Nike is all set to introduce a new design movement – termed Space Hippy. It revolves around a zero carbon philosophy, and incorporates methods such as making shoes with fully-recycled yarn uppers and cushioning them with foam scraps from factory floors.
To reduce the materials used and visibly signpost a recycled-luxe aesthetic, the amalgam plastic soles are left undyed, calling “rawthentic modernity”.
And the entire range is designed sustainably,
“Space Hippy is the pinnacle expression of the palette of our sustainable materials – but they’re scalable across the whole company,” said Noah Murphy-Reinhertz, Nike’s Sustainability Design Lead. “It’s a wild manifestation, but one that creates tools that everyone can use.”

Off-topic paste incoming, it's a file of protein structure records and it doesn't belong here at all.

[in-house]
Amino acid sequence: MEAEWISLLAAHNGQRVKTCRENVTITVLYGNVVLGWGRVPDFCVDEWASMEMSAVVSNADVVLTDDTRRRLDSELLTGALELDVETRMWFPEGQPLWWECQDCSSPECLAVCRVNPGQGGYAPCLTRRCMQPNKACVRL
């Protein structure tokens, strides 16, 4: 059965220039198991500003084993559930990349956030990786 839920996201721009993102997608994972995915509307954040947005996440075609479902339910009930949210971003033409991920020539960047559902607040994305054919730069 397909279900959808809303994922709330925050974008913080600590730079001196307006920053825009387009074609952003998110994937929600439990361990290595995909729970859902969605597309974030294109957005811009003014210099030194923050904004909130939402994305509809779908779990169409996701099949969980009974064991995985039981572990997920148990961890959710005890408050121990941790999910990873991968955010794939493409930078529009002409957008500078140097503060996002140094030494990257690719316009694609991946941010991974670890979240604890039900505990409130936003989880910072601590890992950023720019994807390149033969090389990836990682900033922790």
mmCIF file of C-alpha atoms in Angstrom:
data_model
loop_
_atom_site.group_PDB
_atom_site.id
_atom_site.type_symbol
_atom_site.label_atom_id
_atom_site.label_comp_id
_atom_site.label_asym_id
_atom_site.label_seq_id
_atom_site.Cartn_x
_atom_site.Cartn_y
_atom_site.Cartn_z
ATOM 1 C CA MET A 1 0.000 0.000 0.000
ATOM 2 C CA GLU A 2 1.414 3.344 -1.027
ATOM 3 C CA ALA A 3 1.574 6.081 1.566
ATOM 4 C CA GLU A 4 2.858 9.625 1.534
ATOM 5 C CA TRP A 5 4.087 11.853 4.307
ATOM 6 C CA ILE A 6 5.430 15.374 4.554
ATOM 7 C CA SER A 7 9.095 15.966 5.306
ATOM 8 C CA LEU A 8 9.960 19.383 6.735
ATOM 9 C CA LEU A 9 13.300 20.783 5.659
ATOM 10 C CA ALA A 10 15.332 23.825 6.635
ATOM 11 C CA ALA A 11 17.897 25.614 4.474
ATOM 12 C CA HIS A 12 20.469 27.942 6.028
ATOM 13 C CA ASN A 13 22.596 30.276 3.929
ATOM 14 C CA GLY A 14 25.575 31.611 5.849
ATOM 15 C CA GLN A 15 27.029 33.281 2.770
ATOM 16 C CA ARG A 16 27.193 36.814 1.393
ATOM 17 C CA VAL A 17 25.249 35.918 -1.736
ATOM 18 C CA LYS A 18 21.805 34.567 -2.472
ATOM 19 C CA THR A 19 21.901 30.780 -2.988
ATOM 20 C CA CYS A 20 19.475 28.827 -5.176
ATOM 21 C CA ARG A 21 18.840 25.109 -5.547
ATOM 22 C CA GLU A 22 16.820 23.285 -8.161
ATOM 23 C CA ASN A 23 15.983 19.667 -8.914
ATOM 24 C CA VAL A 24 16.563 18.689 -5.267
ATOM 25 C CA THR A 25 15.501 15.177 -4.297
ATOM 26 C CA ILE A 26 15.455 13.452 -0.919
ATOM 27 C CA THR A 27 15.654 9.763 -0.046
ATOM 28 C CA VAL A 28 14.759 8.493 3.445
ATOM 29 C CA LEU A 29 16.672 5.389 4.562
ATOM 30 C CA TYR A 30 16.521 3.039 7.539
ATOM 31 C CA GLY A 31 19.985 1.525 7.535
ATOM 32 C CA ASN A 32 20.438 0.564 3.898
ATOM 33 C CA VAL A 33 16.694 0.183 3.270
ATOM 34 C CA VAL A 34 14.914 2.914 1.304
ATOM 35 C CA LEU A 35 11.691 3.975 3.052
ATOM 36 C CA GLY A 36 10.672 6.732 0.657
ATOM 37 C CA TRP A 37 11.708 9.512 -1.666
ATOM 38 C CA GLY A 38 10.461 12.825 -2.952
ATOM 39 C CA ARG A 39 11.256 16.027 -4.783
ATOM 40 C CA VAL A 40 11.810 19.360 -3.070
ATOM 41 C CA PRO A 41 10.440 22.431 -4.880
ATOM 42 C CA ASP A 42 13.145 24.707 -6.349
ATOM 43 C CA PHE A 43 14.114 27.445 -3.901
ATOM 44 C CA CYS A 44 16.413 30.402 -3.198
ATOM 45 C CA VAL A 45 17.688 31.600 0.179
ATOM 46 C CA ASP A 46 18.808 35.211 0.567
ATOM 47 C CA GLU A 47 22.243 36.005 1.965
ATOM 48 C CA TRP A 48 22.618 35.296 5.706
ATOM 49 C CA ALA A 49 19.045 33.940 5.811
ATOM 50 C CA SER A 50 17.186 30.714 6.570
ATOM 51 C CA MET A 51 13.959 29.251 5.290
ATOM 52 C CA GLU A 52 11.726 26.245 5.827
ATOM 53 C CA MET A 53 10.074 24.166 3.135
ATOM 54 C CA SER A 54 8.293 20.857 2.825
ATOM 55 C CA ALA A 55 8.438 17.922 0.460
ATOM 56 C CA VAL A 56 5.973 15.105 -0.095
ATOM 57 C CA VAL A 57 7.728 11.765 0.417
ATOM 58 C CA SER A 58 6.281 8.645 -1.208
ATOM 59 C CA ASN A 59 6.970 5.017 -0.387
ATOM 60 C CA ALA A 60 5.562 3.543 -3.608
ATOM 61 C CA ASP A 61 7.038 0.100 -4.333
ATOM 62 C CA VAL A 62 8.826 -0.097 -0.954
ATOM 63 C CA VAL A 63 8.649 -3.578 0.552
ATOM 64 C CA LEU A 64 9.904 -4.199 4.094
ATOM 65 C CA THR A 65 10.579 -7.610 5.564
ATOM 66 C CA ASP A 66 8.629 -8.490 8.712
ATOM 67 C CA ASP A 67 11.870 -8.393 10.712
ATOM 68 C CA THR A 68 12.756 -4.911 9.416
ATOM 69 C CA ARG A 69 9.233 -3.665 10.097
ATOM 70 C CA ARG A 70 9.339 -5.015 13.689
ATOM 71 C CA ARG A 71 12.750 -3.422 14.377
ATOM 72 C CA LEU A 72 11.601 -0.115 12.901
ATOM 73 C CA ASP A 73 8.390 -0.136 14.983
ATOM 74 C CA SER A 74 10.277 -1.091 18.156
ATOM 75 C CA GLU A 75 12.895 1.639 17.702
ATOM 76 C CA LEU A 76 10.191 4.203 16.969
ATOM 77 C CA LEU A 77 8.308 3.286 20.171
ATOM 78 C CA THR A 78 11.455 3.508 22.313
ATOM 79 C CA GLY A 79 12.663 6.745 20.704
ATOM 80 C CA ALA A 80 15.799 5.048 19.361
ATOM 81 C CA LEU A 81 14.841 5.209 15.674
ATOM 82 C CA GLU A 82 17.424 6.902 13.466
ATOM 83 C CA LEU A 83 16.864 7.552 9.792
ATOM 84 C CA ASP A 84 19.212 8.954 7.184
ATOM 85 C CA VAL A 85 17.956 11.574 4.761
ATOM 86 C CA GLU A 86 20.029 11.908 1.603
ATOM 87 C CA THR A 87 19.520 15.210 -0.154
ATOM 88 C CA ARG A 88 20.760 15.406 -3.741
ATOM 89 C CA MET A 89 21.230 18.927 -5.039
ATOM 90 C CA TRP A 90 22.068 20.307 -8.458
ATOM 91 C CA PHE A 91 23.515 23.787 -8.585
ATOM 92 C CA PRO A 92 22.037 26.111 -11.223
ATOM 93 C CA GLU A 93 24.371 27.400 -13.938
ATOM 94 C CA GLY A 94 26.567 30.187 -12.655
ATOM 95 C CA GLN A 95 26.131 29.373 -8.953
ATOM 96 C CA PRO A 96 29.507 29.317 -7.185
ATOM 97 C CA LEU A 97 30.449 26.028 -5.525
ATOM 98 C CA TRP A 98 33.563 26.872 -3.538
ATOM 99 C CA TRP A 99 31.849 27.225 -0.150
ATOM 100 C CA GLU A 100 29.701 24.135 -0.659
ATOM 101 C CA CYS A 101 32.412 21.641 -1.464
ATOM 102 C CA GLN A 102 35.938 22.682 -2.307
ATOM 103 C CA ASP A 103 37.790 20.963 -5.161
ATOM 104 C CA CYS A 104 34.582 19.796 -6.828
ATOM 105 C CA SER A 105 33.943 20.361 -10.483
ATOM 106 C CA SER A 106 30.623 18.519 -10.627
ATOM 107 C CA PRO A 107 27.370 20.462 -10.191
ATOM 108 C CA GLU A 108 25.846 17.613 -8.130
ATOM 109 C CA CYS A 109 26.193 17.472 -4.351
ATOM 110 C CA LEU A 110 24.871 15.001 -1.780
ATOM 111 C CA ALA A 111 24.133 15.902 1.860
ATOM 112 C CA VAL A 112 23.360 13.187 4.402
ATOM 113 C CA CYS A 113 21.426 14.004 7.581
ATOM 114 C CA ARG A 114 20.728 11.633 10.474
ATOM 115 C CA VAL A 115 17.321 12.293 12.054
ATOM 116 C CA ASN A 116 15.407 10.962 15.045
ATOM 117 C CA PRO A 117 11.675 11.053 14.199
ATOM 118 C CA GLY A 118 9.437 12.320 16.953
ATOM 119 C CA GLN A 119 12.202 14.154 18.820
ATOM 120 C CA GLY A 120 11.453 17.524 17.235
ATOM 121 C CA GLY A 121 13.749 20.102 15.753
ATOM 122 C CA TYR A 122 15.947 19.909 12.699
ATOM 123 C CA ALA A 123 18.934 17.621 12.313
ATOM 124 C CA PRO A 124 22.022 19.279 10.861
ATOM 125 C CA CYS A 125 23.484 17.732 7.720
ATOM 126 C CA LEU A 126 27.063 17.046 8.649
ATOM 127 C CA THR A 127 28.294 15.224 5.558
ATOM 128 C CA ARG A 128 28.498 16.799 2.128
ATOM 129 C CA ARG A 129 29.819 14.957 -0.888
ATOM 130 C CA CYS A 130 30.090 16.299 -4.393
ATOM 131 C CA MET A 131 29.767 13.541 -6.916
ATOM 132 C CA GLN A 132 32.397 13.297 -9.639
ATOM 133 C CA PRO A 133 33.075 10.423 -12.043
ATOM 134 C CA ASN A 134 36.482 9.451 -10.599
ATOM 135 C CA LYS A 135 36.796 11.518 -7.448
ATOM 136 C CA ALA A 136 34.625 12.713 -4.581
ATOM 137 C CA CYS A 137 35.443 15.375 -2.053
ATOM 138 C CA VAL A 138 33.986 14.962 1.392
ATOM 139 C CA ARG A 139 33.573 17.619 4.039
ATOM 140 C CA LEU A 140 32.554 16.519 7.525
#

“Every four years, the eyes and the attention of the world stops and focuses on sports – which is fantastic for us,” explains John Hoke, Nike’s Chief Design Officer.
“Sports show what’s possible, and [the Olympics] are a moment for us to telegraph our intentions as a company.”
“We’ve always been a company that wants to take a position on issues that matter – but there’s clearly a vibration, a zeitgeist shift that is happening,” says Hoke of the new era of politically-savvy brand engagement. “We don’t want to be passive; we want to lead the conversation… And it’s not a time to be timid – it’s a time to be bold, to dream big and to take action.”
During London’s 2012 Olympics, Nike introduced the Flyknit technology and diverted one billion plastic bottles from landfill and turned them into fabric; for six years running, it has been the largest global user of recycled polyester in both footwear and clothing.